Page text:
We all know that we should be planning for our future, but it seems that arranging your own funeral is simply one step too far for most.
Latest research from Mintel finds that while as many as 70 per cent of adults feel that people should plan their own funerals to remove the burden from their loved ones, fewer than one in ten (9 per cent) over 55 year olds have actually done this (5 per cent of the population as a whole).
What is more, over half (54 per cent) believe people should pre-pay their own funerals, but just 3 per cent of those over 55 have made the necessary provisions (2 per cent of the population as a whole).
When it comes to financing, over one in three (36 per cent) believe that it is in fact the state's responsibility to pay for all funerals.
Senior market analyst at Mintel, Katy Child, comments, "Death is not a topic that many find easy to discuss either with the family or with friends.
“Although there is a good deal of informal planning of funerals and most consumers like the idea of arranging or pre-paying their funeral, this is rarely translated into formal planning of the event.
She adds, “Converting this potential interest into action is one of the major challenges facing the industry. There is great potential to grow the pre-payment funerals market as there is currently very low take-up.”
Katy believes once the subject becomes less of a taboo, there will be growth in the market as has seen by the success in other countries, especially the US and Belgium.
The industry, she argues, will need to continue to promote pre-payment plans as a way to reduce worry and remove financial and emotional burdens from family members.
She adds, “It is clear that at some point the majority of us have considered death, as all but 10 per cent of adults know whether they would prefer a burial (36 per cent) or the more popular cremation (54 per cent).”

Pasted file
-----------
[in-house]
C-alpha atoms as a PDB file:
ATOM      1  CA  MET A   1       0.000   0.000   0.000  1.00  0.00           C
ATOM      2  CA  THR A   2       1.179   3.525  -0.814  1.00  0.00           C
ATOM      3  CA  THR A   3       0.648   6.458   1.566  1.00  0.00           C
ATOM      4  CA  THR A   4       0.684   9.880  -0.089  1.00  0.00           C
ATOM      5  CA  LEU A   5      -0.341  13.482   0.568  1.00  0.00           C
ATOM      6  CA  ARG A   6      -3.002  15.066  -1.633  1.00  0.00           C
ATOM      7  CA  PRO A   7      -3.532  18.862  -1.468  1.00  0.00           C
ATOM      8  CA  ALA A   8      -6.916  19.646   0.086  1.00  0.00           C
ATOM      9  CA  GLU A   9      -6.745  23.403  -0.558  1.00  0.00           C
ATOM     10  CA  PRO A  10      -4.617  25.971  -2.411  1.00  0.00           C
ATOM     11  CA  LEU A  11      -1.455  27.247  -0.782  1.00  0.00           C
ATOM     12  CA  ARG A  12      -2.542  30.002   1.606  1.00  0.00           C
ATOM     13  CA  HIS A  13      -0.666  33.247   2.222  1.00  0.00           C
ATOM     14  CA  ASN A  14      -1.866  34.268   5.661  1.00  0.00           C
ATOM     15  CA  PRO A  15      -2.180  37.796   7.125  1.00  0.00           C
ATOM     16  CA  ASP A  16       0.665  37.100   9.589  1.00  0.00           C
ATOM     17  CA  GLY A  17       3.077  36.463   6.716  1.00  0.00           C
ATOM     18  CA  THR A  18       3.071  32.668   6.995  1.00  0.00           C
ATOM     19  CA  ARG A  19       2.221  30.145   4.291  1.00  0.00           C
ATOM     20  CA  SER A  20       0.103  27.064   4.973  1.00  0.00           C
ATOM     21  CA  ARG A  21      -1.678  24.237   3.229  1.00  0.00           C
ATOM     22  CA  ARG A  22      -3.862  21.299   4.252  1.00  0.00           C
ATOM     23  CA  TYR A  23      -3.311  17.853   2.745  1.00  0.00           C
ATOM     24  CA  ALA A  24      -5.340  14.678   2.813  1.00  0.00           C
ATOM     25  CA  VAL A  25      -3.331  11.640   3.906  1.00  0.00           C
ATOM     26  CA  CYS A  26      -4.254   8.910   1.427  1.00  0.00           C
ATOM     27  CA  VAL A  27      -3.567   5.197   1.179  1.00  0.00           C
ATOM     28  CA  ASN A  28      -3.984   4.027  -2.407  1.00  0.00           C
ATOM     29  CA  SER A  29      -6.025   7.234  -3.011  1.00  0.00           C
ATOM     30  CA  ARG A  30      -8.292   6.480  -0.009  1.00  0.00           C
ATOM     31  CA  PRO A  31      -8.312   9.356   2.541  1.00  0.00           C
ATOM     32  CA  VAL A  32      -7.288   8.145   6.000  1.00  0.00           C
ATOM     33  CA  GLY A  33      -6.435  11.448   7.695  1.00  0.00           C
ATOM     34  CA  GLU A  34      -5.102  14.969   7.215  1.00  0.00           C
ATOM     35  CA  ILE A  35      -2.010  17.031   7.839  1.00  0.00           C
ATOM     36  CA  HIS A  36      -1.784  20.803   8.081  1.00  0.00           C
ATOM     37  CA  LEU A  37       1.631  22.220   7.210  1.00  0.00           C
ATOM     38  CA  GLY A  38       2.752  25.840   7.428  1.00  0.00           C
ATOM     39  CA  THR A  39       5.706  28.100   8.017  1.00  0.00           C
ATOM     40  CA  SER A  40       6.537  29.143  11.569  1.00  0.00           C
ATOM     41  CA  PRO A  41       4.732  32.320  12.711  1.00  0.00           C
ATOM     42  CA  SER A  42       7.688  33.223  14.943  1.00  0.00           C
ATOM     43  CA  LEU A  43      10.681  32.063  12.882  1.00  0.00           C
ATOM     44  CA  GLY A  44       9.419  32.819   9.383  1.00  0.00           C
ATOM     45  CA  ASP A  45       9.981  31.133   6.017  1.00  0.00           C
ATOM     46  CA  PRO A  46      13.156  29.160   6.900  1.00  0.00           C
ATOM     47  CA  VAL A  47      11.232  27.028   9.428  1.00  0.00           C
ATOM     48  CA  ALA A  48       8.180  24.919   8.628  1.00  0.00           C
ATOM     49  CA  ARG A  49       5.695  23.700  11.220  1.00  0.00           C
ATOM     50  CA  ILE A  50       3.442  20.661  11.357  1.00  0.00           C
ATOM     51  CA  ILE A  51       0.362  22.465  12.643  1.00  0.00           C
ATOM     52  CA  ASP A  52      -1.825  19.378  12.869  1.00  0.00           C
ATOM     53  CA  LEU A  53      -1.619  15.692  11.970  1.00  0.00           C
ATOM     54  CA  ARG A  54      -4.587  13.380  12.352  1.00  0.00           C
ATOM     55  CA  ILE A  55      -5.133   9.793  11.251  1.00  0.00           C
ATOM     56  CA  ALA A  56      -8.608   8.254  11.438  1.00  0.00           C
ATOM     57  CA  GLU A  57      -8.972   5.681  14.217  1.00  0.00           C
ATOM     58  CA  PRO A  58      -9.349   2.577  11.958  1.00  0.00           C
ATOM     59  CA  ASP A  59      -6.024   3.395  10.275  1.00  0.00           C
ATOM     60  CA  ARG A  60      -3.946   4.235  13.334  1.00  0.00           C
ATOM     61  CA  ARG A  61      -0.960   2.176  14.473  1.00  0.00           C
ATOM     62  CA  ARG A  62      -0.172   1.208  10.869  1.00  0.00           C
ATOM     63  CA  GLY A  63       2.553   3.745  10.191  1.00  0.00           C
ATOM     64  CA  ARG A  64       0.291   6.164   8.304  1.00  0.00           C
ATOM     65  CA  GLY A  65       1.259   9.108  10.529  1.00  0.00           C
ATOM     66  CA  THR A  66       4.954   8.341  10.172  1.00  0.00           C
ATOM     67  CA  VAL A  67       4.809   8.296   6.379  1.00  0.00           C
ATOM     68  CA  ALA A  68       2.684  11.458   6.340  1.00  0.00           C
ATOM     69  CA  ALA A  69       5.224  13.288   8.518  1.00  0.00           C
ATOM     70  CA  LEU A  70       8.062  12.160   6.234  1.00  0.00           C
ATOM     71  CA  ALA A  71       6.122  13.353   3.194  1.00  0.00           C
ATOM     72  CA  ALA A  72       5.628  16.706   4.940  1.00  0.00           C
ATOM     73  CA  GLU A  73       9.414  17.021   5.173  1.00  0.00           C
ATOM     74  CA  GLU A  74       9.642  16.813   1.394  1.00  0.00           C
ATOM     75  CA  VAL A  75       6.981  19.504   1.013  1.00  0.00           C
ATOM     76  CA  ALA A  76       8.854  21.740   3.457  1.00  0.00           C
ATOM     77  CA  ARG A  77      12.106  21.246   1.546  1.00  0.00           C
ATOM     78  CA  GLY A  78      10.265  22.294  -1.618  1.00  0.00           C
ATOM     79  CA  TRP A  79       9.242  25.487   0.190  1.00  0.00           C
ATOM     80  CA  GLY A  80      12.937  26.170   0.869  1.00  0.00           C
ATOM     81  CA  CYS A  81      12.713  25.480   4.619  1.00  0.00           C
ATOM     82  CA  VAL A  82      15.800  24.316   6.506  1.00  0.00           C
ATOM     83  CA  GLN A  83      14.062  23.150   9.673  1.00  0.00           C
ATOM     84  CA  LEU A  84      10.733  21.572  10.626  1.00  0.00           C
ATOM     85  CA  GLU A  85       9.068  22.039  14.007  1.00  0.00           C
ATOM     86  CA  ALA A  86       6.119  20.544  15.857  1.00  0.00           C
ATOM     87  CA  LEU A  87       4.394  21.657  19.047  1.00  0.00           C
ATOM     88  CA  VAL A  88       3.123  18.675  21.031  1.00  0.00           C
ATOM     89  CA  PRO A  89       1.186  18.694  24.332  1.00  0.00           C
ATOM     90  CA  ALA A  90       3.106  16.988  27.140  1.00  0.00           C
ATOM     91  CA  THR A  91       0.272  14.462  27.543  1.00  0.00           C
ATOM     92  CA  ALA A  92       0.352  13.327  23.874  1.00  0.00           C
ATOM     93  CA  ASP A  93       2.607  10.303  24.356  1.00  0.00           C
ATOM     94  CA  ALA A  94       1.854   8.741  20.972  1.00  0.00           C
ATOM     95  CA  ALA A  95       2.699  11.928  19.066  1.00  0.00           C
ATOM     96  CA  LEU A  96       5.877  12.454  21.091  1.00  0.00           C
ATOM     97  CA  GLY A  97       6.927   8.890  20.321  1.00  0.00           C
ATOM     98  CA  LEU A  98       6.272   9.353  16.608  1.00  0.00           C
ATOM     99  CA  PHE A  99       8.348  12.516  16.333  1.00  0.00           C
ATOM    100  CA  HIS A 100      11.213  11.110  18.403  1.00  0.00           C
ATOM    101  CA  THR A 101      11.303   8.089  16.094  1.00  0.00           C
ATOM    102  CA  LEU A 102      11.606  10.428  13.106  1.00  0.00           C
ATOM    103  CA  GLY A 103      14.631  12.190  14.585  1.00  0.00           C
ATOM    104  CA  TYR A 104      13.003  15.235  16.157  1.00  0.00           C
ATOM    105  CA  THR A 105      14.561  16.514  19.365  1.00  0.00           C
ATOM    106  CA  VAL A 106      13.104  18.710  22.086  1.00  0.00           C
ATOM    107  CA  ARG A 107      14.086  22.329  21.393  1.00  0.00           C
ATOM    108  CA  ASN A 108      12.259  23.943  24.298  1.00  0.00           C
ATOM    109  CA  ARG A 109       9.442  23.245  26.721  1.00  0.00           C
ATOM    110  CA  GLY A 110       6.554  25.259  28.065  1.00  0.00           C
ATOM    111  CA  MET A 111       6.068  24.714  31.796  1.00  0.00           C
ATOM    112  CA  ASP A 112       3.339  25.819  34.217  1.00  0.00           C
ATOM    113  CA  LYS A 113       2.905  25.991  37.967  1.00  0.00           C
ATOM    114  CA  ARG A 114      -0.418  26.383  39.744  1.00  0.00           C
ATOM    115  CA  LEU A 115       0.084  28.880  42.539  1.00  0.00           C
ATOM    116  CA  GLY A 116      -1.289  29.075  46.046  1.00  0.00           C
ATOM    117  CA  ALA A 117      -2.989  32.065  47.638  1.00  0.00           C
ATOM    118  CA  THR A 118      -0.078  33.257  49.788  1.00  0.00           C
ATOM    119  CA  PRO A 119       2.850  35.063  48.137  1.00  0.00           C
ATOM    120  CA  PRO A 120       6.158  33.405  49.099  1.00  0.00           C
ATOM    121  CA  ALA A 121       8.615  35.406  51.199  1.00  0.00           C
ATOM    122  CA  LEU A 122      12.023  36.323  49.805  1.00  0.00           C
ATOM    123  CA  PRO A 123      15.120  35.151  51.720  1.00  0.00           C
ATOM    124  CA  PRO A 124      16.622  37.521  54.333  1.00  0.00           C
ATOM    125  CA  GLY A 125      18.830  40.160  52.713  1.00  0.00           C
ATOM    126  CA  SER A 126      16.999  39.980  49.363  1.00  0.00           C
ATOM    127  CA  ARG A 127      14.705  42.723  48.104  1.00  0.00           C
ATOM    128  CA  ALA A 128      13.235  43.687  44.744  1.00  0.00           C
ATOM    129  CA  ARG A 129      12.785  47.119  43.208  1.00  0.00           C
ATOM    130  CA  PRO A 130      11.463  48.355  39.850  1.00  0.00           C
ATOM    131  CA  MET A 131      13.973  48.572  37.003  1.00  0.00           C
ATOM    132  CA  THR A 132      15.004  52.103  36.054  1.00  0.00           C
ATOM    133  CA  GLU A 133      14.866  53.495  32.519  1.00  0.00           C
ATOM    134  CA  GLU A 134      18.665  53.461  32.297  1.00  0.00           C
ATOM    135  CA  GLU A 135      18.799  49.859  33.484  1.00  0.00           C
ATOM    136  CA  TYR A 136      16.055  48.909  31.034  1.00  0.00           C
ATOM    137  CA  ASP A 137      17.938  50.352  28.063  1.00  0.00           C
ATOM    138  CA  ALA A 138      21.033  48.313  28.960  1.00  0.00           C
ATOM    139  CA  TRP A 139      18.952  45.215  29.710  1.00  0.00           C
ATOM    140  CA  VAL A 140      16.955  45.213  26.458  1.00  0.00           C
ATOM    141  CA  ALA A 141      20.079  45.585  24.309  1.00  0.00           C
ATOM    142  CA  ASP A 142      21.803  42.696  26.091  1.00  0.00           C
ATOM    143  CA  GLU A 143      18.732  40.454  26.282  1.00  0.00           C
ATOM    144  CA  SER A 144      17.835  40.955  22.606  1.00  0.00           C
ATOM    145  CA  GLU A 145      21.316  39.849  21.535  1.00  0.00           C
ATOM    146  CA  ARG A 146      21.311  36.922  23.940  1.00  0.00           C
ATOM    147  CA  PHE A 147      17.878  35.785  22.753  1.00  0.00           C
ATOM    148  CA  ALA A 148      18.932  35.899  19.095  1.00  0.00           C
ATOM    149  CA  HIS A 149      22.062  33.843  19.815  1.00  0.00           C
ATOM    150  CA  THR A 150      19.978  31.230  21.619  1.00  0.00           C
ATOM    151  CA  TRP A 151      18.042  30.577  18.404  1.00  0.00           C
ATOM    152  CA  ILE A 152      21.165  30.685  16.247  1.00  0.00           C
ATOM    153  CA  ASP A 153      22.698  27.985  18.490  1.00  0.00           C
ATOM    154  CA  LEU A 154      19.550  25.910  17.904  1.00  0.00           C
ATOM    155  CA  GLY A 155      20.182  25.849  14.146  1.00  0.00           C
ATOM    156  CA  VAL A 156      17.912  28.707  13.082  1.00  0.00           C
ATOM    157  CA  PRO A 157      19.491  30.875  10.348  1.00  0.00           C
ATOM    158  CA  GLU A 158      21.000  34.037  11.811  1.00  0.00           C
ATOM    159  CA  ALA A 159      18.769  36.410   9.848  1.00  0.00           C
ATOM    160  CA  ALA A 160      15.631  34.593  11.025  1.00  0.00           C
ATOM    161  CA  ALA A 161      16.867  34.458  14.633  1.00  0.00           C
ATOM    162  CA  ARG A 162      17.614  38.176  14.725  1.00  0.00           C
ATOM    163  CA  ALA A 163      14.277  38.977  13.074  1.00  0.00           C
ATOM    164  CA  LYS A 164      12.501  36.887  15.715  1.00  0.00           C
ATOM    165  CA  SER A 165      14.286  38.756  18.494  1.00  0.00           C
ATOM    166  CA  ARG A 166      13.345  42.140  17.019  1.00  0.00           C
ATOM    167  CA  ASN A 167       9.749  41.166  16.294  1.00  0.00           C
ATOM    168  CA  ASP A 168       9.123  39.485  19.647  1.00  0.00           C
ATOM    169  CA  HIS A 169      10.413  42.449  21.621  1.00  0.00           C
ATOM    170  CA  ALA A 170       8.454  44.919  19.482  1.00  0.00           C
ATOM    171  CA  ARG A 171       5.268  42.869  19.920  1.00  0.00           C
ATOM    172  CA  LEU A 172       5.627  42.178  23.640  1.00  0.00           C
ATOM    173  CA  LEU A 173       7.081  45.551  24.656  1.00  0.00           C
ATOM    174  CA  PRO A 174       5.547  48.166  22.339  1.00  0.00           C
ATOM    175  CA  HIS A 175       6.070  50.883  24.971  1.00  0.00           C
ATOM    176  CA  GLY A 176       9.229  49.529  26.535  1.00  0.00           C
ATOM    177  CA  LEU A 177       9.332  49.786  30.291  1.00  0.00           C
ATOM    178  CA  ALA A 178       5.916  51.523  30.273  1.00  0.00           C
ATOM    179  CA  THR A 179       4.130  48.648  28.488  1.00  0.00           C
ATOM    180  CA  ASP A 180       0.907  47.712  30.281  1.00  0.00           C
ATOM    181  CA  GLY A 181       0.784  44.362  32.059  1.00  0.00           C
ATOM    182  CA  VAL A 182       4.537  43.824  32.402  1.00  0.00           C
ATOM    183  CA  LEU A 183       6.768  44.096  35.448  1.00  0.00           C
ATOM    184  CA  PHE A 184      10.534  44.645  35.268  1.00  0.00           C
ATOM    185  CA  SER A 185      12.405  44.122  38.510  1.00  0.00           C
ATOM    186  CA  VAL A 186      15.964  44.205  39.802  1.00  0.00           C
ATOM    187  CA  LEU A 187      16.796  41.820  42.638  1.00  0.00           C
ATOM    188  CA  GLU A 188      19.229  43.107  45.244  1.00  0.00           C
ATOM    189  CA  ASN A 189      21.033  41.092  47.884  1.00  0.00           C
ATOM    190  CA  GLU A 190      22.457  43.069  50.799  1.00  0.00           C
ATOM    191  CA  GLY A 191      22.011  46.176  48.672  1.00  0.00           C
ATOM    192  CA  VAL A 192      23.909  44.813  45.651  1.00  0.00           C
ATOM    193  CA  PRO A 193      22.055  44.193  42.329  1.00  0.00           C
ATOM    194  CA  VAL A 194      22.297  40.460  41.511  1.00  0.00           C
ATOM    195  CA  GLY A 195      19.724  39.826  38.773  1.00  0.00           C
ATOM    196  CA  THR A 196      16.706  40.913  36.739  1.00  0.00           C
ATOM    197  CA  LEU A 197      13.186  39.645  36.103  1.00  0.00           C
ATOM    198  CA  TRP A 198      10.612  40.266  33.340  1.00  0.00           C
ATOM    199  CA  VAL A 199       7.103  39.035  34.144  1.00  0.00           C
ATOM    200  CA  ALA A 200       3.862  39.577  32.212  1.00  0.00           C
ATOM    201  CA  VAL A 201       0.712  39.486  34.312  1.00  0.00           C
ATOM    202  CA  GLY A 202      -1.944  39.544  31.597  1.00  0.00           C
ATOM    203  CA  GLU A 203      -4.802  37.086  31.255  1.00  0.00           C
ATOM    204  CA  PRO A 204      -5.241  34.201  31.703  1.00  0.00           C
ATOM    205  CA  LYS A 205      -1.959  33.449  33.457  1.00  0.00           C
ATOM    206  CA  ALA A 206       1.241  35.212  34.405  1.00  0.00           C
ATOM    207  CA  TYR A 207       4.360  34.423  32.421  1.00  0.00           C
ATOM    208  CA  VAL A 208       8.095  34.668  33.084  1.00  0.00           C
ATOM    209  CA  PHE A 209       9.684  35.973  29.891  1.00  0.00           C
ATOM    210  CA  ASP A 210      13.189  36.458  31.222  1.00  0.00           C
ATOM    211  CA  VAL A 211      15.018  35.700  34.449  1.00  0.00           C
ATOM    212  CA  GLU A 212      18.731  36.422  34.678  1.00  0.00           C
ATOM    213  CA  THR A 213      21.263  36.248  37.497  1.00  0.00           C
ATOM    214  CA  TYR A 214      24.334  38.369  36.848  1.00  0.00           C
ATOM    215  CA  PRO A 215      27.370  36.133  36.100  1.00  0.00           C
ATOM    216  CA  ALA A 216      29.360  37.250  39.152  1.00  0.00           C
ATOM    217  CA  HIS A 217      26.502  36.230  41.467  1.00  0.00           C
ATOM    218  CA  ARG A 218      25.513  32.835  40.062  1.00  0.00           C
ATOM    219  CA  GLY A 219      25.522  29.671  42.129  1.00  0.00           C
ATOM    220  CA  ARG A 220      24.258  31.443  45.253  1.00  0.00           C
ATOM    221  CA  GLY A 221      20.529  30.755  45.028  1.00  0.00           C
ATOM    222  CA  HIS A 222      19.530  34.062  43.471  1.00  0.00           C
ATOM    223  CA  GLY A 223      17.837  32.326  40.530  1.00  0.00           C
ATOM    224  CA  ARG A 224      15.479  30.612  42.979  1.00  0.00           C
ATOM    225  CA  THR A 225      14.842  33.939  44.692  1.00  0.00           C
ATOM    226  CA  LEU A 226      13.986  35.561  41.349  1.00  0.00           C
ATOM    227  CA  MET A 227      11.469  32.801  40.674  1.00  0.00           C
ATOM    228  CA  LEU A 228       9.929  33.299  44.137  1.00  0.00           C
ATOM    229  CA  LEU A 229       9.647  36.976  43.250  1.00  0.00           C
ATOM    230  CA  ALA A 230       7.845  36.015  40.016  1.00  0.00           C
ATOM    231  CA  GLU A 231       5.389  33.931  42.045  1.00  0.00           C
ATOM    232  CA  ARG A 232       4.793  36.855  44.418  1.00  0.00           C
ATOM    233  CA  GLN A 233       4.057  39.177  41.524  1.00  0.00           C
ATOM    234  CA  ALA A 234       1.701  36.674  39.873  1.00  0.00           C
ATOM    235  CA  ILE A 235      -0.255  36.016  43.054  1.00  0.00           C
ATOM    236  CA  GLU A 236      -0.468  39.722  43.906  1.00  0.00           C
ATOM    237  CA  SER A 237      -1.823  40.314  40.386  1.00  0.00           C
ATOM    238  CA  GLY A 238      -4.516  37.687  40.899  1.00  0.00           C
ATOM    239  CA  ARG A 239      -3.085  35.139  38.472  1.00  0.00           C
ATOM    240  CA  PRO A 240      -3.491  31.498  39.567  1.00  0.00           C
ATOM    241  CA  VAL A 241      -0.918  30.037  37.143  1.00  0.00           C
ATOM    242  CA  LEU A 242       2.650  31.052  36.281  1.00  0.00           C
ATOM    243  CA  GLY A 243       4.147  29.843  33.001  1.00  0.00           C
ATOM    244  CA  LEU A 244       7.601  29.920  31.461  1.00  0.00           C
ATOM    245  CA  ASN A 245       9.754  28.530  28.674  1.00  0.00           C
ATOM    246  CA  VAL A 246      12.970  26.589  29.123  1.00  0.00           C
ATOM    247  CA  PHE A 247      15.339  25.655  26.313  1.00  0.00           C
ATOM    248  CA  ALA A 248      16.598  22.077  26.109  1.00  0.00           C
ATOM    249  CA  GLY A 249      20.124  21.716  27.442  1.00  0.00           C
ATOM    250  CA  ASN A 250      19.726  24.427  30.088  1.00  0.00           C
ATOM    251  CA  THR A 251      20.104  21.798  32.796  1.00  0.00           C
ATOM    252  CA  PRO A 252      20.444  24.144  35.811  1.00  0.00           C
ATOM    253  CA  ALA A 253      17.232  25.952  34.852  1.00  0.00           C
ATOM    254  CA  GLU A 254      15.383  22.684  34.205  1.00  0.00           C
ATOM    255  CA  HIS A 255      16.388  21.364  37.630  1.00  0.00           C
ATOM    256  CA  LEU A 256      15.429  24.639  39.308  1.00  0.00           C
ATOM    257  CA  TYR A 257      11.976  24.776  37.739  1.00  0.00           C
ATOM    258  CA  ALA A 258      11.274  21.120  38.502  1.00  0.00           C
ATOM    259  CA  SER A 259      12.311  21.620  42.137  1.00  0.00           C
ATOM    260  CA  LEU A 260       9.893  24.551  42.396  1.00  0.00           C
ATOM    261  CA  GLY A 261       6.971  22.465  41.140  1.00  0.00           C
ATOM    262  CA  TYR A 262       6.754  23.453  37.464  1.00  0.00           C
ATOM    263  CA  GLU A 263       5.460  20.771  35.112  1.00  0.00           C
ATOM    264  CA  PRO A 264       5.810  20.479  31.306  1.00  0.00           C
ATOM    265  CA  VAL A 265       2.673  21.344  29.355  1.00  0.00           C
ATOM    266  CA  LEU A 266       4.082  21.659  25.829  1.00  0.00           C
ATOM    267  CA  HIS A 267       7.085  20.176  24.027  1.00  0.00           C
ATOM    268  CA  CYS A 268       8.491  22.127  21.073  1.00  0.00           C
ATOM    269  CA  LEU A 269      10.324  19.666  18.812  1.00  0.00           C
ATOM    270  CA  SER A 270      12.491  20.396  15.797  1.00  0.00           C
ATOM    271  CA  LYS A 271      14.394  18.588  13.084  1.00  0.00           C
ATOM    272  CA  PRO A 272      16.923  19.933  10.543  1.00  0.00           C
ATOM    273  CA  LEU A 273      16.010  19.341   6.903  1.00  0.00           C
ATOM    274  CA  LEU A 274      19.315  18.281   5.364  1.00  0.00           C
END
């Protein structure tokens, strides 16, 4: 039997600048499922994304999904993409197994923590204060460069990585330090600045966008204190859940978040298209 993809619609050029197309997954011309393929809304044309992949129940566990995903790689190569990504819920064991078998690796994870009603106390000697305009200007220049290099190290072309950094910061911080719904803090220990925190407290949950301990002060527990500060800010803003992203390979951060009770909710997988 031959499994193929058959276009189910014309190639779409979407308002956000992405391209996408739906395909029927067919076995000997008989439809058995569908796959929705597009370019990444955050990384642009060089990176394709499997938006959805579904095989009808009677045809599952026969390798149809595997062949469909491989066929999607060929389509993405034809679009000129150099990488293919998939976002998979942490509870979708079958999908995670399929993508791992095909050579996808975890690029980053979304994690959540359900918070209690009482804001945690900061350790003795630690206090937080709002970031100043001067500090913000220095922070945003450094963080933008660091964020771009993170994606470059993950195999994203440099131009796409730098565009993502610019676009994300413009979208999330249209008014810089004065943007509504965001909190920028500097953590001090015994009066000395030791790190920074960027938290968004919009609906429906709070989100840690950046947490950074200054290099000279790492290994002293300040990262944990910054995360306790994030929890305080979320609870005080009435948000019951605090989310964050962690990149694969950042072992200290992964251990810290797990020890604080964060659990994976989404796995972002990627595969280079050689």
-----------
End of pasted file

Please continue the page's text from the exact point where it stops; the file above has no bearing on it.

Just as awareness of environmental issues is on the rise in day to day life, green concerns are now also a consideration in death.
Mintel's exclusive consumer research shows almost two-thirds (63 per cent) of Brits like the idea of an eco-coffin, usually made of wicker or cardboard.
Meanwhile, around the same number (64 per cent) like the idea of a green funeral, where they are buried in a woodland or meadow, with woodland funerals proving most popular.
The growing interest in a more natural and eco-friendly approach to funerals has lead to rapid growth in the number of natural burial sites.
With over 200 natural burial sites now in the UK, the number has doubled since the start of the millennium.
Katy explains, "There is rising popularity of non-traditional funerals, especially those with environmental components.
“Interest in environmental issues has encouraged both consumers and providers to develop a range of alternative elements in the funeral process, including both eco-coffins and natural burial sites.
She adds, “This interest is encouraging a new breed of funeral providers who are innovative as well as sensitive. Novel ways of disposing of the cremated remains, such as converting the ashes into artificial diamond jewellery and into artificial sea reefs to support wildlife, have also been introduced.
“Meanwhile, a new organic method of burial using freeze-drying technology is being trialled in Sweden this year."
The market for funerals was worth some £1.3 billion last year, up almost 10 per cent on 2005 figures. Mintel forecasts a further 18 per cent growth between 2006 and 2011, to reach a value of £1.5 billion.
As consumers are increasingly concerned about the future when considering their financial arrangements, notably life assurance and pension provision, future growth in the funerals market will come in the form of increased sales of pre-paid funerals among those aged 45 and over.
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